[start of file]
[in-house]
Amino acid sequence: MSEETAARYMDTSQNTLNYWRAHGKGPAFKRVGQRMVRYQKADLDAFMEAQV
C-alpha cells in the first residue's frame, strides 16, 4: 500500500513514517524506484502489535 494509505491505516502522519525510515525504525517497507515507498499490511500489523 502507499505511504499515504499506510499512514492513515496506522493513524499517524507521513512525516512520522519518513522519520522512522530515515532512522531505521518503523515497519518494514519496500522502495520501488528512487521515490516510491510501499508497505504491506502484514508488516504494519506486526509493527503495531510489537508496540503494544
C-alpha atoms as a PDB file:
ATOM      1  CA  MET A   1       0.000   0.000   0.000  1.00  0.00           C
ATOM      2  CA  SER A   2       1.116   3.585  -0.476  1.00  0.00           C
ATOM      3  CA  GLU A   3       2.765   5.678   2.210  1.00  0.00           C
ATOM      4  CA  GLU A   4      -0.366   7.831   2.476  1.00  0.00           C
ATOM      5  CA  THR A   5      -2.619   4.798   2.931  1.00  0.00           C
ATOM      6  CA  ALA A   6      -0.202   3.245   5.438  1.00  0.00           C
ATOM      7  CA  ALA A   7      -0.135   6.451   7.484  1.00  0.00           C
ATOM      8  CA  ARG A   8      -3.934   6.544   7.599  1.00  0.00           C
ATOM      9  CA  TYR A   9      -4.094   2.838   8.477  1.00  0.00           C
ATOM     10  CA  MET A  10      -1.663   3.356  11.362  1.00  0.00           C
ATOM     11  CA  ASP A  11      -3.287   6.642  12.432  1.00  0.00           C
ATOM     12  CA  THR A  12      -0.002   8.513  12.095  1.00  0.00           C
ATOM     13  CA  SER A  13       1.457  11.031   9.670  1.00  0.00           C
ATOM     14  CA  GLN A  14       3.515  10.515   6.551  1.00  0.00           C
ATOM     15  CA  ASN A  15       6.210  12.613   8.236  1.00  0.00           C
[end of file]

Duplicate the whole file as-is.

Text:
[in-house]
Amino acid sequence: MSEETAARYMDTSQNTLNYWRAHGKGPAFKRVGQRMVRYQKADLDAFMEAQV
C-alpha cells in the first residue's frame, strides 16, 4: 500500500513514517524506484502489535 494509505491505516502522519525510515525504525517497507515507498499490511500489523 502507499505511504499515504499506510499512514492513515496506522493513524499517524507521513512525516512520522519518513522519520522512522530515515532512522531505521518503523515497519518494514519496500522502495520501488528512487521515490516510491510501499508497505504491506502484514508488516504494519506486526509493527503495531510489537508496540503494544
C-alpha atoms as a PDB file:
ATOM      1  CA  MET A   1       0.000   0.000   0.000  1.00  0.00           C
ATOM      2  CA  SER A   2       1.116   3.585  -0.476  1.00  0.00           C
ATOM      3  CA  GLU A   3       2.765   5.678   2.210  1.00  0.00           C
ATOM      4  CA  GLU A   4      -0.366   7.831   2.476  1.00  0.00           C
ATOM      5  CA  THR A   5      -2.619   4.798   2.931  1.00  0.00           C
ATOM      6  CA  ALA A   6      -0.202   3.245   5.438  1.00  0.00           C
ATOM      7  CA  ALA A   7      -0.135   6.451   7.484  1.00  0.00           C
ATOM      8  CA  ARG A   8      -3.934   6.544   7.599  1.00  0.00           C
ATOM      9  CA  TYR A   9      -4.094   2.838   8.477  1.00  0.00           C
ATOM     10  CA  MET A  10      -1.663   3.356  11.362  1.00  0.00           C
ATOM     11  CA  ASP A  11      -3.287   6.642  12.432  1.00  0.00           C
ATOM     12  CA  THR A  12      -0.002   8.513  12.095  1.00  0.00           C
ATOM     13  CA  SER A  13       1.457  11.031   9.670  1.00  0.00           C
ATOM     14  CA  GLN A  14       3.515  10.515   6.551  1.00  0.00           C
ATOM     15  CA  ASN A  15       6.210  12.613   8.236  1.00  0.00           C